So what we've got here is the written, stream-like record, of my thoughts and ideas as they melded into one another earlier this week.
Welcome to the space between my ears.
A month ago, I finally was given an answer to a prayer I'd been shouting in my head for eighteen months: a female co-teacher. A Khmer woman to teach alongside, to work with, to chat in English and Khmer with, to offer suggestions to, to learn from, and to build a symbiotic relationship with (you know, symbiotic: as in, we both gain something from relying on each other. It's just a Language Arts lesson up in here today, isn't it!) as we co-exist together in the small space of my teacher training center.
Sopheary is more than the answer to my pleas to the universe- she is, in fact, better than I ever could have thought to wish for. She is hilarious, and clever, and hard working, and open-minded. We jive off each other while we teach, and- this is INSANE- when she is not sure about a spelling or pronunciation, she will straight up ask me, while at the board.
This is the opposite of the vast majority of teachers I have encountered here. The education system here is based on the belief that the teacher holds all of the knowledge and it is their job to simply speak it or show it, and the student will learn. A teacher making an error? Even greater, a student knowing more than the teacher about a topic? Totally possible, but completely inconceivable.
(Which is, of course, a generalization and doesn't speak to all of the nuances of personalities that teach here, but as a generalization, is generally true and widely accepted, known, and practiced.)
Getting up to teach with Sopheary is the freshest breath of air and exactly what I needed in my final months of serving as an educator at the training center. There are so many things to say about Sopheary and her amazing work as an educator, but it can be summed it like this:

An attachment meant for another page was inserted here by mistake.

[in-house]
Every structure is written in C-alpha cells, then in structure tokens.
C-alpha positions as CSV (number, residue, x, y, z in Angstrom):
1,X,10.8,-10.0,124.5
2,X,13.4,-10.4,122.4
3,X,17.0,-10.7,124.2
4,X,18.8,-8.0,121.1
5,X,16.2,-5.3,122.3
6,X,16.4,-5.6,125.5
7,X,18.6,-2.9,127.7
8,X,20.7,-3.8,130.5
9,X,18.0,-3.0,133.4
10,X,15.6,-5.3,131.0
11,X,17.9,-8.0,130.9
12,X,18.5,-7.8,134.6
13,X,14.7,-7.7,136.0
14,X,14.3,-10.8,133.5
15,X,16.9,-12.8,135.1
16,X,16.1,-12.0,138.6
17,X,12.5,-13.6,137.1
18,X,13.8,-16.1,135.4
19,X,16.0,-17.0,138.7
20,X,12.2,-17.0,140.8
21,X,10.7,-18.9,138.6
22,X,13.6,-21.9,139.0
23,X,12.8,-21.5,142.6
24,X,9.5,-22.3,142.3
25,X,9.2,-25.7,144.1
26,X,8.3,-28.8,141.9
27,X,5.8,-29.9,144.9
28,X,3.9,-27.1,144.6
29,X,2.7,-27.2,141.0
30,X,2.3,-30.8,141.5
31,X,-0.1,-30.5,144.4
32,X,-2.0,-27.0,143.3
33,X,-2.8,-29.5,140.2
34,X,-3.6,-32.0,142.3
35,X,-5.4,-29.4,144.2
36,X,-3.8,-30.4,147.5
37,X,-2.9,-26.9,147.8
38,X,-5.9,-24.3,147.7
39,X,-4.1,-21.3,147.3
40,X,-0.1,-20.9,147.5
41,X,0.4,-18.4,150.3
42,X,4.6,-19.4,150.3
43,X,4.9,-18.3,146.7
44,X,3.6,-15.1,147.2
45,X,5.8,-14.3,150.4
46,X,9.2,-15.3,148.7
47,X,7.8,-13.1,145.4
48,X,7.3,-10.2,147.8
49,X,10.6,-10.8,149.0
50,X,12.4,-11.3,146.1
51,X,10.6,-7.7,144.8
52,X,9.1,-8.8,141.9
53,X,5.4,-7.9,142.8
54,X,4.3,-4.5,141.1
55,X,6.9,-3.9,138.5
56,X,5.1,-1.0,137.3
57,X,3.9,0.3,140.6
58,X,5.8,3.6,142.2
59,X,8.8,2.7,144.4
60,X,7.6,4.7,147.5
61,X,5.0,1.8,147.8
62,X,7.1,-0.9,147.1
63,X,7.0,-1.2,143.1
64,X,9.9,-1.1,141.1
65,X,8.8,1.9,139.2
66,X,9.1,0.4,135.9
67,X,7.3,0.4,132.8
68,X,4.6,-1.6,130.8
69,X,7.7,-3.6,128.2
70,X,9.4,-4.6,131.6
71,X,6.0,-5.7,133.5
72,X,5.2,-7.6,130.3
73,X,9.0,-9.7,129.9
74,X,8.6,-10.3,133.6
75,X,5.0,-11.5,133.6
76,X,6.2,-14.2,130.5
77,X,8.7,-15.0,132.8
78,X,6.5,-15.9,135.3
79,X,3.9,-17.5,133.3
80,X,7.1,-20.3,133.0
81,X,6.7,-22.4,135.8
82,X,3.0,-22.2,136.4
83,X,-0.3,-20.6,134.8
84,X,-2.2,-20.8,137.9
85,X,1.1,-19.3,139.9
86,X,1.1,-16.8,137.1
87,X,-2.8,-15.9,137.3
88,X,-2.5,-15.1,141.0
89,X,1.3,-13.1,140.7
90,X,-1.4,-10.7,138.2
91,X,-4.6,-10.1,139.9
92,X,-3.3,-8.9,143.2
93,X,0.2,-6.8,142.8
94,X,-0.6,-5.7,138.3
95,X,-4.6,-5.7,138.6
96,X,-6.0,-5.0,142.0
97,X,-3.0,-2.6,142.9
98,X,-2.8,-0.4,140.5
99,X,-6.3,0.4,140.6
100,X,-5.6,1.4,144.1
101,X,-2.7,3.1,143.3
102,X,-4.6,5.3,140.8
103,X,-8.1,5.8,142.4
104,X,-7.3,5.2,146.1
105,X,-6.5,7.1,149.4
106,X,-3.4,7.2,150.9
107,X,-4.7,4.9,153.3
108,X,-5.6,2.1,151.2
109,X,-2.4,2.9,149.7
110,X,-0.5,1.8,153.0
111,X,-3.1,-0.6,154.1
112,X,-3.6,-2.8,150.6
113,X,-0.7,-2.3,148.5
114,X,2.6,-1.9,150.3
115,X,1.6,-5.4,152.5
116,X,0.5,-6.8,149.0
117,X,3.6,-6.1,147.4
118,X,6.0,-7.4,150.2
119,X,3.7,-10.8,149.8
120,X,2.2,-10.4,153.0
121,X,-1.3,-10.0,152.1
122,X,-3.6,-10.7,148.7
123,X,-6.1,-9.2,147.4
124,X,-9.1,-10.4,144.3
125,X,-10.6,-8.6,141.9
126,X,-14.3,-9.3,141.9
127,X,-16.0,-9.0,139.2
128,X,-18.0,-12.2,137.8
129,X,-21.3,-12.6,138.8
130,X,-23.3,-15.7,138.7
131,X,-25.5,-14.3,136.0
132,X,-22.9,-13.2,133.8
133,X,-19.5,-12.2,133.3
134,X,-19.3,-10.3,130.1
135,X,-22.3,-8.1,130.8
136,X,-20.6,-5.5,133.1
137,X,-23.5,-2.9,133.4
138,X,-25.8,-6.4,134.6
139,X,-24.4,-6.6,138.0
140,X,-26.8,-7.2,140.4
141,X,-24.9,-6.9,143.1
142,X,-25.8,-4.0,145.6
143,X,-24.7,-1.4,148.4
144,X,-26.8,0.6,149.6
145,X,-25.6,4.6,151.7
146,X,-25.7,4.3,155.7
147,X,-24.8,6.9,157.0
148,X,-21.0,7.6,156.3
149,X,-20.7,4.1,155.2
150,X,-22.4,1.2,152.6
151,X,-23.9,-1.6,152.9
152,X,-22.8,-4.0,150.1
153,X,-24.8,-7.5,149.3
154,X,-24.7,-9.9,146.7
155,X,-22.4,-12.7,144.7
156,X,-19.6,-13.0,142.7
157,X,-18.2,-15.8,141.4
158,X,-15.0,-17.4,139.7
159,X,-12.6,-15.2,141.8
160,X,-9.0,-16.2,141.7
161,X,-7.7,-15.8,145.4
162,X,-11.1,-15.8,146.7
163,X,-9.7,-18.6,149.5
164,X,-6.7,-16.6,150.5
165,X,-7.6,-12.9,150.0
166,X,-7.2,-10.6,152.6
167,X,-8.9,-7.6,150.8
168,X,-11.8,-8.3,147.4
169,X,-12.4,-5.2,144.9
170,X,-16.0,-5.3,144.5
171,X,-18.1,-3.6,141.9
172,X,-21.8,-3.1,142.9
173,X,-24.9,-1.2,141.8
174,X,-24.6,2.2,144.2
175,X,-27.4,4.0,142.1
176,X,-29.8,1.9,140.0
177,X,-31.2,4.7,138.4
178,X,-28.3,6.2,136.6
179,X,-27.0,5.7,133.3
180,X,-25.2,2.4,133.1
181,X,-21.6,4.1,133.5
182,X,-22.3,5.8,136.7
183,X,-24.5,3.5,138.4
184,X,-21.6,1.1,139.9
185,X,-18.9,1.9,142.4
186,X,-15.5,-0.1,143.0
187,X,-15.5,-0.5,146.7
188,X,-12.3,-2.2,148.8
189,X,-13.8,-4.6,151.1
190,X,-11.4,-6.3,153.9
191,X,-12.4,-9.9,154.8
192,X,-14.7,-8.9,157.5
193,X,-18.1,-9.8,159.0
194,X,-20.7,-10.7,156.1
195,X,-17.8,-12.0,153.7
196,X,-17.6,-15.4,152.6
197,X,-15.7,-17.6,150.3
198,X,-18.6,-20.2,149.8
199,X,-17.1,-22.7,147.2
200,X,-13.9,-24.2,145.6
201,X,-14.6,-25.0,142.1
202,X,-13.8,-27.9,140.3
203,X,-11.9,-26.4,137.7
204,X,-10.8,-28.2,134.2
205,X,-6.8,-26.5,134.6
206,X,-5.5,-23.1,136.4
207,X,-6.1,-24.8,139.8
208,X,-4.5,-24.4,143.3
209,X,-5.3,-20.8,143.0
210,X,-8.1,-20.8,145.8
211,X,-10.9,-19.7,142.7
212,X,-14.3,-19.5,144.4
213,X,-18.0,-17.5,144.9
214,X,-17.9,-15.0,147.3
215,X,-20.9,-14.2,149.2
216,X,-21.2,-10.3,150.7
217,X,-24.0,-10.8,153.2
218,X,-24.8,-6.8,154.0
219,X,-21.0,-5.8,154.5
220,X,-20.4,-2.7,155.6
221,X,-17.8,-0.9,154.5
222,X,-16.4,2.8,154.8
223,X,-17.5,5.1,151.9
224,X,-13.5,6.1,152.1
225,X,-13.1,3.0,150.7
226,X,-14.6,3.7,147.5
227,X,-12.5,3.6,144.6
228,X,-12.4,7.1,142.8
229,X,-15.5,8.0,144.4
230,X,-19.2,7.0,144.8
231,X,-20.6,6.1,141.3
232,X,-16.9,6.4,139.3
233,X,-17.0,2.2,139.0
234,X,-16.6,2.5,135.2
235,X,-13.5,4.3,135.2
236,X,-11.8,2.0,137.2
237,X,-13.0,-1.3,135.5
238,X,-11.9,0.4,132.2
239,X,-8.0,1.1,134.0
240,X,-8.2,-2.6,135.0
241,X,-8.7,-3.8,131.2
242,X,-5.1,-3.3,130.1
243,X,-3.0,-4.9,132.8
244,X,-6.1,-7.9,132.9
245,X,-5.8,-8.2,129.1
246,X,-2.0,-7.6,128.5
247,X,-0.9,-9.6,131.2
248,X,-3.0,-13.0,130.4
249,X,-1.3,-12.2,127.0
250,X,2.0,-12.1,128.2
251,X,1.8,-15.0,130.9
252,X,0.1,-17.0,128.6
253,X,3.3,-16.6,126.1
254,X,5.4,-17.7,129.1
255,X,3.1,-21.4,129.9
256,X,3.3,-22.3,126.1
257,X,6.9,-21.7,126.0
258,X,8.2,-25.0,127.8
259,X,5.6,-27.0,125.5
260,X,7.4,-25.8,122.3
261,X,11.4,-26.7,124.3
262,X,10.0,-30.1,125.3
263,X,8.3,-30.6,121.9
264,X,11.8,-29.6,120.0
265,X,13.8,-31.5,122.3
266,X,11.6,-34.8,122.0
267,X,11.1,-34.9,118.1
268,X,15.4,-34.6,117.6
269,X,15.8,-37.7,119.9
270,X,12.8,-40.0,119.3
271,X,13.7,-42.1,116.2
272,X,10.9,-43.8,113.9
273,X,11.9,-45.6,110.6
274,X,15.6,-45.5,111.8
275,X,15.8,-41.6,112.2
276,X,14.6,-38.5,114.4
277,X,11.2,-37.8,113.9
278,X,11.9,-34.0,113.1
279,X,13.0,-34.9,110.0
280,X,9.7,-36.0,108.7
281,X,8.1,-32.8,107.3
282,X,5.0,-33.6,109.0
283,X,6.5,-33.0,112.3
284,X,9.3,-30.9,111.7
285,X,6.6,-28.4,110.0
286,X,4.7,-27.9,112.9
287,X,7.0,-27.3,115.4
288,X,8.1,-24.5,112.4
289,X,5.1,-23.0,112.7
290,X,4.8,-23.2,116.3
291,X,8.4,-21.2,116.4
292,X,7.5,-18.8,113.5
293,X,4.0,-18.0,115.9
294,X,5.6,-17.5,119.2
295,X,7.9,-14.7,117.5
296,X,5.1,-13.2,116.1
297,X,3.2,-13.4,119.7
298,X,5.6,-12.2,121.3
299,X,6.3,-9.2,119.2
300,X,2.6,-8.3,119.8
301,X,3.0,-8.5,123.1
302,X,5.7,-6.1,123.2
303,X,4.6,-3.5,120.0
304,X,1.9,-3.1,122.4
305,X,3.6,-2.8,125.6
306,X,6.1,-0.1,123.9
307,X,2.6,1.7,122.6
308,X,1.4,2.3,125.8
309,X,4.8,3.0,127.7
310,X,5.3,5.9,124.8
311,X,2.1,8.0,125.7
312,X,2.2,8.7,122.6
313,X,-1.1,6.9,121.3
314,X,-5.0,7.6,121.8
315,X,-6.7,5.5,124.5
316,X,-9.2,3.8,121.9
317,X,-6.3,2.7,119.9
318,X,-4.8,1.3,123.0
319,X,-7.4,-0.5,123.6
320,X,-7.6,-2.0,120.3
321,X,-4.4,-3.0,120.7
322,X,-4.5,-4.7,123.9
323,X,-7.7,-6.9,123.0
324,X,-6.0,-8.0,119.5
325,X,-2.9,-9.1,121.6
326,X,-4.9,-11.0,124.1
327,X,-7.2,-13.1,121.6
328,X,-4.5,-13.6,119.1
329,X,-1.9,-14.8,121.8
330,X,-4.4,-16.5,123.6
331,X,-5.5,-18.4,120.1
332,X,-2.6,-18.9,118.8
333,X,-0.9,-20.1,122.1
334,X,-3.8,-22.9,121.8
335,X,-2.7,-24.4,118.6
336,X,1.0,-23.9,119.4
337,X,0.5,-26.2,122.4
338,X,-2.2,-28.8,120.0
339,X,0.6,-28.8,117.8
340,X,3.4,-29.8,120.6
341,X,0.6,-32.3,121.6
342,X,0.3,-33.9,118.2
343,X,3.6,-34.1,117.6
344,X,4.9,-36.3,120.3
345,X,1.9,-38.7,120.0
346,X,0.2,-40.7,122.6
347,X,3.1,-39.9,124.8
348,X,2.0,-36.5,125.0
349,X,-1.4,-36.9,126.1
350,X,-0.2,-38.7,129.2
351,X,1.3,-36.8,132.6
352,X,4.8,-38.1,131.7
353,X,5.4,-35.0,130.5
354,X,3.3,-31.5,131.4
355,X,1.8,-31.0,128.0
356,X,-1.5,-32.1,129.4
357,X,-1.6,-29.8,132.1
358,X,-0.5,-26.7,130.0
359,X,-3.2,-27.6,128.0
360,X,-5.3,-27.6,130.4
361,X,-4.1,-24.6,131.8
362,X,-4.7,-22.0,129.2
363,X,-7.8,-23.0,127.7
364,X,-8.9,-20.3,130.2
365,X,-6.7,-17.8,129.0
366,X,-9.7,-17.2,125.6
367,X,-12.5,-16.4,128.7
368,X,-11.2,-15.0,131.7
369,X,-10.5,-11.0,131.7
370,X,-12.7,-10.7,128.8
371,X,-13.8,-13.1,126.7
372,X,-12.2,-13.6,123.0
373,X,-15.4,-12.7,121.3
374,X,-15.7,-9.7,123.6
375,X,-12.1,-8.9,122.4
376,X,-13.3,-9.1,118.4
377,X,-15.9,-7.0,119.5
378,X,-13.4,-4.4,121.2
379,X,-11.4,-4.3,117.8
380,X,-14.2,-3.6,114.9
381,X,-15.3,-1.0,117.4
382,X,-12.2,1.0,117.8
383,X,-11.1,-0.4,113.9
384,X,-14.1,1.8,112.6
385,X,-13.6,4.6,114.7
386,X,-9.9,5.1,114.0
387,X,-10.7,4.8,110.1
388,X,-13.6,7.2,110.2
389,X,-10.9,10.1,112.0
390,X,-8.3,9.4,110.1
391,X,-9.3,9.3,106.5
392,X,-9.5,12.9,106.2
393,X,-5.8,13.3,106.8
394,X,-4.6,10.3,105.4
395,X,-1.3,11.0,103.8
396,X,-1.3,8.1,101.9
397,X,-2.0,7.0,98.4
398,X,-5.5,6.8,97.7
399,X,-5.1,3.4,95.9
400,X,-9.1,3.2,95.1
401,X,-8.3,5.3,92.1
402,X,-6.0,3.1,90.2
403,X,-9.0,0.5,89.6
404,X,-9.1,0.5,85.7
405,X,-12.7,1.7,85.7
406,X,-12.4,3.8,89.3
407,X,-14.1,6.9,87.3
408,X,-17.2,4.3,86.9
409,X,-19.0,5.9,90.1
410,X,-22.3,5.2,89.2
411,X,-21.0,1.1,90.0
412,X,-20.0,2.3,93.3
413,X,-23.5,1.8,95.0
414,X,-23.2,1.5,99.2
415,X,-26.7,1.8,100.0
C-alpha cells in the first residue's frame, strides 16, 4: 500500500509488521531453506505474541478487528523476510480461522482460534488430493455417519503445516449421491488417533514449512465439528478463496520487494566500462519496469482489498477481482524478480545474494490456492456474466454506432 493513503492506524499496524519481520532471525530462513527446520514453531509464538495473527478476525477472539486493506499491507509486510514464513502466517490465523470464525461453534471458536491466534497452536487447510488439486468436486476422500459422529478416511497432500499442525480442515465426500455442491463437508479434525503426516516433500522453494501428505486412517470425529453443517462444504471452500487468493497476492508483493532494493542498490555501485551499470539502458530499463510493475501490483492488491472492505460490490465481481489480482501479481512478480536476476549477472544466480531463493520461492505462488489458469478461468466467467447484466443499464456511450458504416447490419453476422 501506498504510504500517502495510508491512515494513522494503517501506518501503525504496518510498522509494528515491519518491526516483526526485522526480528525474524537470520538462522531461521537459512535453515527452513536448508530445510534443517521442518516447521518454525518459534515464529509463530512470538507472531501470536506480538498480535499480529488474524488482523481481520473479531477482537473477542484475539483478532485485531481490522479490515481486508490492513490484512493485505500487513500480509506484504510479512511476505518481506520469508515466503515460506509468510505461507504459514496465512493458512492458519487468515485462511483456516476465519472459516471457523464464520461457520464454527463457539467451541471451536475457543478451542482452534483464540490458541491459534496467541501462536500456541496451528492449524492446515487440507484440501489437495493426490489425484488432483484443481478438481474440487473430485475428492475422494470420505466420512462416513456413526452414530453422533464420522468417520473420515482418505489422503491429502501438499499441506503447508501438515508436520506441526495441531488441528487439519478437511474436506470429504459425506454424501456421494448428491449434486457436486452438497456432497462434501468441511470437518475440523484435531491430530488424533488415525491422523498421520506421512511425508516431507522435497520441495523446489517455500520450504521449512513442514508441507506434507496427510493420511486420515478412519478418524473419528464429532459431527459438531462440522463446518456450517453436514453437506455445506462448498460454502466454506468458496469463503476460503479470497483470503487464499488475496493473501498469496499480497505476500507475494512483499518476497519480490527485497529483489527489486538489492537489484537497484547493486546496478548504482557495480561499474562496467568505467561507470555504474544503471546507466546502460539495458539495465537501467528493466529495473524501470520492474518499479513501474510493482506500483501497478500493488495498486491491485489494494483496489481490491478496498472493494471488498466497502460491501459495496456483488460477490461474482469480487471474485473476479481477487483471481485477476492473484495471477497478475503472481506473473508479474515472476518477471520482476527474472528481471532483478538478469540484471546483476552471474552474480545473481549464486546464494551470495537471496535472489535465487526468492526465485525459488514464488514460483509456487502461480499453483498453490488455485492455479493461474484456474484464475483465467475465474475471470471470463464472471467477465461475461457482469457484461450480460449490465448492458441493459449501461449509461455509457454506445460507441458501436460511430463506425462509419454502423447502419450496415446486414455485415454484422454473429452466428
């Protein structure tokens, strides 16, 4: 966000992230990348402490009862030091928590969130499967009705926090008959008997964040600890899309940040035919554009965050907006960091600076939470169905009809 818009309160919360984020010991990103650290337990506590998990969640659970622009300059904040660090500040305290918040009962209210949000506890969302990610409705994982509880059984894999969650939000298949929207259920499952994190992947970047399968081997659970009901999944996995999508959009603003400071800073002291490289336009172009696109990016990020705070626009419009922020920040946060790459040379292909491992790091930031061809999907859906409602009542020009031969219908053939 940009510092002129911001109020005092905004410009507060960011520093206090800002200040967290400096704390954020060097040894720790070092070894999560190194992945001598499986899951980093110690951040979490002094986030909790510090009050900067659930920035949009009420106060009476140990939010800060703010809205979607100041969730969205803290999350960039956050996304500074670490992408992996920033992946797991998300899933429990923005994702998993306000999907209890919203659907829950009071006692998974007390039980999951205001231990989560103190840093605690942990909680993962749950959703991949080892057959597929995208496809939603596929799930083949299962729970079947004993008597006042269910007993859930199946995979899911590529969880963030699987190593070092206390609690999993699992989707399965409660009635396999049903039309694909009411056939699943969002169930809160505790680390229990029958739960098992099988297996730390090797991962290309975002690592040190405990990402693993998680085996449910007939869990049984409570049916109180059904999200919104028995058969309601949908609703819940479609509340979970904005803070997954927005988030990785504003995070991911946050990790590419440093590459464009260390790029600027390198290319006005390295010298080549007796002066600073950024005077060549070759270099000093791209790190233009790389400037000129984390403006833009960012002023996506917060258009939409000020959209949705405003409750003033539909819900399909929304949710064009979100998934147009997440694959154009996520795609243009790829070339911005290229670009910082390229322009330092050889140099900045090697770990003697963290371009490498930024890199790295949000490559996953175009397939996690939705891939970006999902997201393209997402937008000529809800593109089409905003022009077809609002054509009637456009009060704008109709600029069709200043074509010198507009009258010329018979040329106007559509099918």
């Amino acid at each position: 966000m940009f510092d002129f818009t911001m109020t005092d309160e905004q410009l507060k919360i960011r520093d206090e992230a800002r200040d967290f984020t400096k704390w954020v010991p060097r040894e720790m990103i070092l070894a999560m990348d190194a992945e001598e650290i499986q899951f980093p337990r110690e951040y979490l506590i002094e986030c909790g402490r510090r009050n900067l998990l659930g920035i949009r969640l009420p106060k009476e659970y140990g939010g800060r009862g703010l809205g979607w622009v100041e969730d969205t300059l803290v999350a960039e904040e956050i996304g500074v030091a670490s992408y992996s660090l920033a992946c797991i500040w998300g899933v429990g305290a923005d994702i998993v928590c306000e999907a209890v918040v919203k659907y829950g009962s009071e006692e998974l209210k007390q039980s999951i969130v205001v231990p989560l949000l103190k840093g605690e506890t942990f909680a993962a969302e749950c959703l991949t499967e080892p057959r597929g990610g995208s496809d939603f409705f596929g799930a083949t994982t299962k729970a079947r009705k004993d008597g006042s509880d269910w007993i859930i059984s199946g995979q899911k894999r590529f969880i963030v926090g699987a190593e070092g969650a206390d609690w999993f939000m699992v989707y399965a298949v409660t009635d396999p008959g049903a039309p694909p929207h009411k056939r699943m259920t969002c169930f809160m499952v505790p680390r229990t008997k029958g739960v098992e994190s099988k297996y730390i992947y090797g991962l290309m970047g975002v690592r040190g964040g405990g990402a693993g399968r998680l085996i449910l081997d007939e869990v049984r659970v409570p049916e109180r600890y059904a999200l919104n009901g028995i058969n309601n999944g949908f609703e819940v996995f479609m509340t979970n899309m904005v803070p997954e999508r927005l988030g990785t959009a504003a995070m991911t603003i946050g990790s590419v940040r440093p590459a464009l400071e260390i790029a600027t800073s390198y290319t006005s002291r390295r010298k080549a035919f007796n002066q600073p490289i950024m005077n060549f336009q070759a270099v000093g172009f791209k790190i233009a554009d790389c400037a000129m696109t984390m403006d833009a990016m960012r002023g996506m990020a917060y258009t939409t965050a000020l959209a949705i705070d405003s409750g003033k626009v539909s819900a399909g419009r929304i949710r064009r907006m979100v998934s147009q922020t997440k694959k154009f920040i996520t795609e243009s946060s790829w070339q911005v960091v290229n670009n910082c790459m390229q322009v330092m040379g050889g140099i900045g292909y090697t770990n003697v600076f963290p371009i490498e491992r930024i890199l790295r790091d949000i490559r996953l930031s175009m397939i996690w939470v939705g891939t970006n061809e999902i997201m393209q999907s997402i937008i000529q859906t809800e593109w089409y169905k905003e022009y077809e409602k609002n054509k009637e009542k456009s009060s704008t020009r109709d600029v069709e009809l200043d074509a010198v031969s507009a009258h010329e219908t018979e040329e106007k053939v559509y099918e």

She essentially eradicates my need to be a part of the informal women's group that's been formed amongst Volunteers.
Frustrated by double standards and cultural biases and differences that led to misunderstandings, feelings of isolation, and a longing to be heard and understood, I joined the women's group to tackle not only what I'd been feeling as a woman in general, but what I've felt as a woman here in Cambodia.
Havoc, wreaked on my confidence, belief in my intelligence and value as a professional, body image and life choices. Lightly given statements that struck deep, that, as much as he tries, can never be truly understood by a compassionate husband.
A need for connection, finding similarities, relating- a need for friendships. That was the path to the women's group and relief it has brought.
Friendships among women- where we feel valued, heard and liked. Where we know that the other woman sees our beauty, our passions, our faults and our hopes and guards them like their hers, as well.
Who needs them?
I need them.